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The Thought Fox

The ISH Creative Writing Magazine Spring 2013 Issue

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We trust that you will enjoy this spring edition of The Thought Fox. In this magazine we feature a great deal of Year 7’s poetry, stemming from a maths and English cross-curricular project as well as from the Water Project. We also have cartoons from Ms Bergman’s group; an Egyptian adventure; a scary story and the middle section of our special story feature. We

are reprinting




we attributed it to a different writer in our winter gies,

Scarlett, as edition; apolo-

story called,



thanks to

Jesse Sigal


making of this magazine and to

Adil Akif


van der

for their design and


once again,

for her cover art.

Also thanks to the writers who have contributed to this edition. Did you know that we are also featured on i-shMoodle under students and extra-curricular activities? It is possible to submit via the i-shMoodle page as well as via our email account: Keep writing!


-Ms Wheelhouse

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By Samuel de Morant

Lonely Have you ever had this negative feeling, Where you think you are on the edge and that you’re falling, And suddenly walking down a street which is parallel to the darkness, With an odd taste of loneliness, And it seems like your heart is acute and always getting smaller; filling with fear, And no percent of love to say to you my dear, Then the less you think it’s just a feeling, you get the impression millions of shadows are jumping into the side of your mind, An area of you wants to run back to reality but the darkness makes you blind, The multiple of thoughts make you dizzy and tired, But an angle of your brain knows it’s nearly finished, Positively you come back to reality and your fright is already healing.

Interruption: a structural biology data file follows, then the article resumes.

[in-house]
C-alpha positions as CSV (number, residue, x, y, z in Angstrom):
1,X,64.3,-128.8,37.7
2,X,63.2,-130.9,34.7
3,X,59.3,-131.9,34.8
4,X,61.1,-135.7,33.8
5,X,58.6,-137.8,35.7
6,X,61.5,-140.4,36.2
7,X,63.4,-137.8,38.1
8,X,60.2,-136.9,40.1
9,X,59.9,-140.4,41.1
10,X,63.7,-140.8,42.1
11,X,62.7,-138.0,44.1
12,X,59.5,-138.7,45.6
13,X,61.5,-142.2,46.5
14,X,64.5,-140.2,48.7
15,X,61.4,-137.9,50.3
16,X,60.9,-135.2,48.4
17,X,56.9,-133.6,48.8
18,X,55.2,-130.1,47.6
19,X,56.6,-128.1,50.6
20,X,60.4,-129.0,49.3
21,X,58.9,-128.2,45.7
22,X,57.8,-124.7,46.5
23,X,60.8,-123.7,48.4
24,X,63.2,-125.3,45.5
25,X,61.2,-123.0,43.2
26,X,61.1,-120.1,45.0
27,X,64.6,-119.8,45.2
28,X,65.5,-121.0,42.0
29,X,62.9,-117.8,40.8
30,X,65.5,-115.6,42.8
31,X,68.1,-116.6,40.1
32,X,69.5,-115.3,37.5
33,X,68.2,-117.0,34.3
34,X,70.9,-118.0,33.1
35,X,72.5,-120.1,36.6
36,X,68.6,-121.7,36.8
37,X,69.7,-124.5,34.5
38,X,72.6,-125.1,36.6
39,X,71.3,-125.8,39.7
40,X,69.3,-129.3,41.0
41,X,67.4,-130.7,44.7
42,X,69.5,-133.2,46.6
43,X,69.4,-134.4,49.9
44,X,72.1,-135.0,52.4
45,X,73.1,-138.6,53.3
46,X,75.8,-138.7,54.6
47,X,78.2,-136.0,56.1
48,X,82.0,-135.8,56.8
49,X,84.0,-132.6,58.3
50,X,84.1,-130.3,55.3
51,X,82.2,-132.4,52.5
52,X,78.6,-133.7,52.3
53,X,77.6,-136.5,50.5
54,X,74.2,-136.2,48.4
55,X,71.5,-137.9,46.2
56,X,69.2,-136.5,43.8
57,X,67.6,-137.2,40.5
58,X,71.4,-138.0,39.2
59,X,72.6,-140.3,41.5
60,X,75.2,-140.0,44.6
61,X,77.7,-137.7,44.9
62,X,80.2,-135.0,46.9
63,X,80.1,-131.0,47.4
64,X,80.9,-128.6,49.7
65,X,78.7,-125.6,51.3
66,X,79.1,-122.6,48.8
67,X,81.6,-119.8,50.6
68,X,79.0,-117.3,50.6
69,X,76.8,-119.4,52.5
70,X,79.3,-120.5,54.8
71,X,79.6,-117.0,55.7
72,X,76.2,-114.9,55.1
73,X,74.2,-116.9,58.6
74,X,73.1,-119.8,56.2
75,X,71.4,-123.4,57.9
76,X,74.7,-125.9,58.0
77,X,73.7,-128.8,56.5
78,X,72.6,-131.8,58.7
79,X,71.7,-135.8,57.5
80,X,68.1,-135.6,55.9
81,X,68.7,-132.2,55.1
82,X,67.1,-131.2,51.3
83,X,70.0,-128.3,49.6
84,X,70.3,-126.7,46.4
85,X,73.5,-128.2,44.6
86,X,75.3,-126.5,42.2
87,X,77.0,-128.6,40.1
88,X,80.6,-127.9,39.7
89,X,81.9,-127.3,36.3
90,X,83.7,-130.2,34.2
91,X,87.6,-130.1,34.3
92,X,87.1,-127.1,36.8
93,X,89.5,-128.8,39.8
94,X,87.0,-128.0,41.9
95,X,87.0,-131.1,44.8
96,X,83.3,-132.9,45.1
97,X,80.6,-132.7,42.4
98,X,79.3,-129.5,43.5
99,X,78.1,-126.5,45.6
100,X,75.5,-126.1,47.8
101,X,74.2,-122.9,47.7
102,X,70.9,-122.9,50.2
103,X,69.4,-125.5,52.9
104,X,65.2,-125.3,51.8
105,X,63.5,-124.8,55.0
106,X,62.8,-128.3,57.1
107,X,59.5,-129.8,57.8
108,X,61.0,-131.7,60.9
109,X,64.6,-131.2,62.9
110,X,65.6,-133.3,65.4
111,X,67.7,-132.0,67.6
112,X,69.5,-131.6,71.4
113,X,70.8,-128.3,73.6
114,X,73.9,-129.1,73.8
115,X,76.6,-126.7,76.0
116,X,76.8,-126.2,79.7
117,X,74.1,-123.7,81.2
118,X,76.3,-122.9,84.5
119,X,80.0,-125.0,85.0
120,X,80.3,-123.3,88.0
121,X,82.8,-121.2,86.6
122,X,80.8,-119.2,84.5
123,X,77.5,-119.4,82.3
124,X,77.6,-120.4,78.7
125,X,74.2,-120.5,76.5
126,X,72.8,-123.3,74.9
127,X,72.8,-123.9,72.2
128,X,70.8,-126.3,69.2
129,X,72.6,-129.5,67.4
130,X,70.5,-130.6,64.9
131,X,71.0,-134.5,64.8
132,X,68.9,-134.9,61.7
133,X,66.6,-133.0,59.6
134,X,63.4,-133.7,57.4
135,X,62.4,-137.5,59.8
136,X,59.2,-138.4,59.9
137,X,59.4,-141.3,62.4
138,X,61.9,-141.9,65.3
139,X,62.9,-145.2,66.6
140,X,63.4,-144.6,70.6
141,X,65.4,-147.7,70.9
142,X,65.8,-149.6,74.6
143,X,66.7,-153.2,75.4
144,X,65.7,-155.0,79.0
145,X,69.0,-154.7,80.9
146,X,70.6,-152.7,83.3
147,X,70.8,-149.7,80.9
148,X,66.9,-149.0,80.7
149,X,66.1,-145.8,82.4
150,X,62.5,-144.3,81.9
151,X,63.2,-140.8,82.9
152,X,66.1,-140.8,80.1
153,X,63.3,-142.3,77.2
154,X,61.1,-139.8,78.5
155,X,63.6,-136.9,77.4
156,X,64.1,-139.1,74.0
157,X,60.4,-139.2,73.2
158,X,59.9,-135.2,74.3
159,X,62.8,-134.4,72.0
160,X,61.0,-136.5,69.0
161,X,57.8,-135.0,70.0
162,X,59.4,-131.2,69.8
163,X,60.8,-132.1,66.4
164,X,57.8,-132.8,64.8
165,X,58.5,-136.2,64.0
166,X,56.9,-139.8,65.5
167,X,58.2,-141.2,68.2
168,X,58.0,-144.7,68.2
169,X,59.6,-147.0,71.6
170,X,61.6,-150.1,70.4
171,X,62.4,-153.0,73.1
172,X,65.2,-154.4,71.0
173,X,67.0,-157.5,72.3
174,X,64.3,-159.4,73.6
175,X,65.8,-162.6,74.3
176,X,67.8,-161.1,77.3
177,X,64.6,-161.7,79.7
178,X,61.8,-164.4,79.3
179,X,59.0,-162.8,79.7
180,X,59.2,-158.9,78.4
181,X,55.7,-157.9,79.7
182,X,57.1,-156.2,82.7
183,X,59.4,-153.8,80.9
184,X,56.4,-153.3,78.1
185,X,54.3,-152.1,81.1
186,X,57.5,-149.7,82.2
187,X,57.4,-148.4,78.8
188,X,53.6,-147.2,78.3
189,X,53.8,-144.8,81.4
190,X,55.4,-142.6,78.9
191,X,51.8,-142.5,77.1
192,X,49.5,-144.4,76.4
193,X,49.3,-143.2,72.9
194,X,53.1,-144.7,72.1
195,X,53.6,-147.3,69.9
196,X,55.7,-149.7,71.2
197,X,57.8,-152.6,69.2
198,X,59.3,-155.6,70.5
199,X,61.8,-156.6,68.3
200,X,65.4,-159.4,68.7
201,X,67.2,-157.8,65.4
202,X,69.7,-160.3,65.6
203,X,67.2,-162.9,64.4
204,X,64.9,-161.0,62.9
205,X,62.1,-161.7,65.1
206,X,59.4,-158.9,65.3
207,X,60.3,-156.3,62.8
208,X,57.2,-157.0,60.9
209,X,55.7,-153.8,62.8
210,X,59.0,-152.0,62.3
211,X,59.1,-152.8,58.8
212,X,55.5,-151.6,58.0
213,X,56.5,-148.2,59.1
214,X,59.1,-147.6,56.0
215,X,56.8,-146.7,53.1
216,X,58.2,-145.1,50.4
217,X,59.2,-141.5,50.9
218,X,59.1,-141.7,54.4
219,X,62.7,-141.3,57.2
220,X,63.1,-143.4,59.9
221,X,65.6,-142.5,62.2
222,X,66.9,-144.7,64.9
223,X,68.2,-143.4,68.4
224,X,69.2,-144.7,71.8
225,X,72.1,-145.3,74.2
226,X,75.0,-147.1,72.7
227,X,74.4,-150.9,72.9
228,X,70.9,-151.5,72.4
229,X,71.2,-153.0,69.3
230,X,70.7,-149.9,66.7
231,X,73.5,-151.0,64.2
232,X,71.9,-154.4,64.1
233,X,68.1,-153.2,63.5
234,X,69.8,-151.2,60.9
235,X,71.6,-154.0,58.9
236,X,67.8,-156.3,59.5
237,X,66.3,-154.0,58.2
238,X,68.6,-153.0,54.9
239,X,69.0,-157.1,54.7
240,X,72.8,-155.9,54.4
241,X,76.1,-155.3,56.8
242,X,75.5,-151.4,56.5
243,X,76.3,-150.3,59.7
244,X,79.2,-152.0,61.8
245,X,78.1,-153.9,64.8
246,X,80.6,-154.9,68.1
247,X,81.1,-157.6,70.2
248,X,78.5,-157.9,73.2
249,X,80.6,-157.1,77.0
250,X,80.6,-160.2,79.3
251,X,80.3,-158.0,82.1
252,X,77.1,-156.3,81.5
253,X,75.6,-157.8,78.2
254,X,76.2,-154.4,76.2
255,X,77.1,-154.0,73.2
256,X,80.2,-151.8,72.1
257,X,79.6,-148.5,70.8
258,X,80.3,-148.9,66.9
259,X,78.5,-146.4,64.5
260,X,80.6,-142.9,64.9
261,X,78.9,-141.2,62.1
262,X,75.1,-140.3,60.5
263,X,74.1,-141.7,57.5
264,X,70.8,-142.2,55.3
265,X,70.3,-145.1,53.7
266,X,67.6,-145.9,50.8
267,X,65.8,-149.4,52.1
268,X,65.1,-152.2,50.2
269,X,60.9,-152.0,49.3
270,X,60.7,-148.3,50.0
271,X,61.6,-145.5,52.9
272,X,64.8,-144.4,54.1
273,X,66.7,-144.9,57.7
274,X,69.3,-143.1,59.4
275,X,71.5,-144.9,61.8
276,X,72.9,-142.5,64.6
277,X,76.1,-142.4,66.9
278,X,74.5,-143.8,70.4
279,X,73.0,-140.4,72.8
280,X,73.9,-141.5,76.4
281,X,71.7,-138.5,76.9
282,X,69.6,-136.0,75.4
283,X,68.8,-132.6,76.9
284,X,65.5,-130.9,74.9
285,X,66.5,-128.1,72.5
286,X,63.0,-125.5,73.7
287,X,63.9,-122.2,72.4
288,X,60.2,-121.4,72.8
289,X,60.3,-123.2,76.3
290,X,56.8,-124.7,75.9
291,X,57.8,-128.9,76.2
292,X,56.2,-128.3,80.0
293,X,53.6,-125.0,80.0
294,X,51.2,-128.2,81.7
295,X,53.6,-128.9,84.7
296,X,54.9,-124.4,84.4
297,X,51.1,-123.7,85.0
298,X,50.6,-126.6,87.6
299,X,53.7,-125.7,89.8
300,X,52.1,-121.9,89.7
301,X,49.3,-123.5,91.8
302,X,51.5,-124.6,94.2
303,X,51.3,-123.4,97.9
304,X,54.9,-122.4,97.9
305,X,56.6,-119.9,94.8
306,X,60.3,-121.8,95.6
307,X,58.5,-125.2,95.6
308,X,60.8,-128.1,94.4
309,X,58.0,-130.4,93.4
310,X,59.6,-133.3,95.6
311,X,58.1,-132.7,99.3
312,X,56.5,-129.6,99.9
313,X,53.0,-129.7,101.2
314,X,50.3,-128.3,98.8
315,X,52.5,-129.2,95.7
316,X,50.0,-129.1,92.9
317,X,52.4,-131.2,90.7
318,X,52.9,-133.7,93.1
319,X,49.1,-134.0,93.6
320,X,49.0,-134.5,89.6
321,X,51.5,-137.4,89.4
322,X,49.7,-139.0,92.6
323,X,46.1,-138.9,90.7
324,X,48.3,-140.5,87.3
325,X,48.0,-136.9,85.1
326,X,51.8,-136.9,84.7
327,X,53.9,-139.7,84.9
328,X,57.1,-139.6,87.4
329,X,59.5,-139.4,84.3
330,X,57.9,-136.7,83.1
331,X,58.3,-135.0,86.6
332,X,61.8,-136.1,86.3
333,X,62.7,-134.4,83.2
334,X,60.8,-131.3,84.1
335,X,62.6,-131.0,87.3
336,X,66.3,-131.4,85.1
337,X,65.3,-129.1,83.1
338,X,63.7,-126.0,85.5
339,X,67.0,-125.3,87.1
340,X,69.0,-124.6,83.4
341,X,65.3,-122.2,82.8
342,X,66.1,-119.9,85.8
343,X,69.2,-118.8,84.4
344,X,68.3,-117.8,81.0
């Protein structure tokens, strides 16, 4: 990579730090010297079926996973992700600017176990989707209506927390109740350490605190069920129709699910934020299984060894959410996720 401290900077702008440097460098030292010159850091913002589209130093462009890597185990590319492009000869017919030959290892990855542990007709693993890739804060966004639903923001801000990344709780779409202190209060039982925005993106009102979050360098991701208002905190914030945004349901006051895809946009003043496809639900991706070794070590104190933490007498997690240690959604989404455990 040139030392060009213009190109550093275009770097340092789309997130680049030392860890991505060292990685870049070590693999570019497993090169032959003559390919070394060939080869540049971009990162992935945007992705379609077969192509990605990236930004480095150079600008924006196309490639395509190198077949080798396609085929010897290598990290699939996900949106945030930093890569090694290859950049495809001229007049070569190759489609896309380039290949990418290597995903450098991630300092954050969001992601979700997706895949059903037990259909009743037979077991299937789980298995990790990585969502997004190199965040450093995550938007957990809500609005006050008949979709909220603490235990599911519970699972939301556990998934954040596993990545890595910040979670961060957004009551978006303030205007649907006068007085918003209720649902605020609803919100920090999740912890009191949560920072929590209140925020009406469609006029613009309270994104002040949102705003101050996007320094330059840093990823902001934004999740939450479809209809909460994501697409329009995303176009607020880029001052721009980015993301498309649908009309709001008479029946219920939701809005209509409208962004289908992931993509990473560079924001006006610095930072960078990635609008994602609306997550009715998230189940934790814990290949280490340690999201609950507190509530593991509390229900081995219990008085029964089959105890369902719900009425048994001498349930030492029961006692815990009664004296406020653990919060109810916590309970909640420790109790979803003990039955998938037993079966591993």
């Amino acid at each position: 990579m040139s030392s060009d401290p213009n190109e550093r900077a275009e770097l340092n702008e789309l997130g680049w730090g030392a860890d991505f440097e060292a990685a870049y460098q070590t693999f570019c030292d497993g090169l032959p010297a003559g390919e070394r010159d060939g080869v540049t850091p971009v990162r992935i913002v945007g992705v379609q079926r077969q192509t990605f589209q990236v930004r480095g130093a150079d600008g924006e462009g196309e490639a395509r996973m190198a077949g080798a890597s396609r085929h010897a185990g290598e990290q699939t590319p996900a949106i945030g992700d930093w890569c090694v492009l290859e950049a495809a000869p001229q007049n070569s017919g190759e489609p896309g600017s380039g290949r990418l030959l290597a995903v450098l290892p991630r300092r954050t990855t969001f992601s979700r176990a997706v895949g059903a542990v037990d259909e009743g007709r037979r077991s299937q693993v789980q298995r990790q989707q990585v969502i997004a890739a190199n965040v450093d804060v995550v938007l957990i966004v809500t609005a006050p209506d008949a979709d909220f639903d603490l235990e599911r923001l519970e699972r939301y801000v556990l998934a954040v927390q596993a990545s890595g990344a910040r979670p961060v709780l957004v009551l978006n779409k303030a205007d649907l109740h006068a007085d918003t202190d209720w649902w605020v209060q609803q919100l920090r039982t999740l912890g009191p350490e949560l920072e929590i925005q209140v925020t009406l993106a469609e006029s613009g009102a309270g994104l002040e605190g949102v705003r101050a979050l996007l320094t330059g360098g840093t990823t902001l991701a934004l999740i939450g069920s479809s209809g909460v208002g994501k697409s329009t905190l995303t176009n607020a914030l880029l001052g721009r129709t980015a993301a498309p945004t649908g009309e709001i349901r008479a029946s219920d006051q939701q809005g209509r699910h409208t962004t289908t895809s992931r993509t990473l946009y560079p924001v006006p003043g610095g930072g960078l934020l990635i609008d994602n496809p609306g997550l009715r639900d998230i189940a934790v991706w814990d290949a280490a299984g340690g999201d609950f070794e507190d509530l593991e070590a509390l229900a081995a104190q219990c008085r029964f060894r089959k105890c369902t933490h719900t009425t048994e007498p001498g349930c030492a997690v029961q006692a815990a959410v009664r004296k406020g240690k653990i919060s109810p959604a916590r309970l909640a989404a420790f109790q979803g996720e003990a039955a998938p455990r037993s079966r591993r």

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Scarlett By Amy van Rooyen I looked up from my book when I heard an engine roar. Seconds later a red and black Suzuki motorbike rolled into school grounds. The bike shuddered to a stop; the rider swung her leg over. The heel of her black leather boot made a soft clank, gripping the attention of those who weren’t already starring with mouths unhinged. She slid off her helmet and her long jet black hair tumbled out and landed perfectly straight, framing her high cheek bones. I just managed a glance at the girls’ eyes, piercing amber, before slipping on a pair of dark sunglasses. She had sun-kissed skin, making her luscious blood-red lips stand out. She wore a black leather jacket over her fingerless leather glove and a tight red top over dark skinny jeans. The mystery girl stood there for a second, taking us all in or letting us take her in, before she picked up her shoulder bag and made her way to the door. But instead of needing to slither her way through like the rest of us mere mortals, the sea of students parted for her in a two lines, giving a pathway straight to the door. She barely acknowledged it, though she was probably use treatment like this. The girl made her way to the door, but a girl in cheerleading outfit and a clipboard jumped in front of her. I recognized her immediately. It was Kelly, head cheerleader, and by the look on everyone faces we all knew what she was going to do, we just didn’t know how the new girl was going to react. The girl stopped so abruptly, her shoulder bag swung at her side. She looked Kelly up and down and raised an eyebrow “Hi,” Kelly said with a nervous wave “so I’m Kelly, head cheerleader, what’s your name?” The girl raised her chin a little before she said “they call me Scarlett” “Ok, so we’re a bit short on cheerleaders so practice is at Thursdays from four to five and on Tuesdays from-” “No,” Scarlett said. “What?” “I’m not doing it.” “Oh I’m sorry,” Kelly replied sarcastically “but according to school rules each student must 4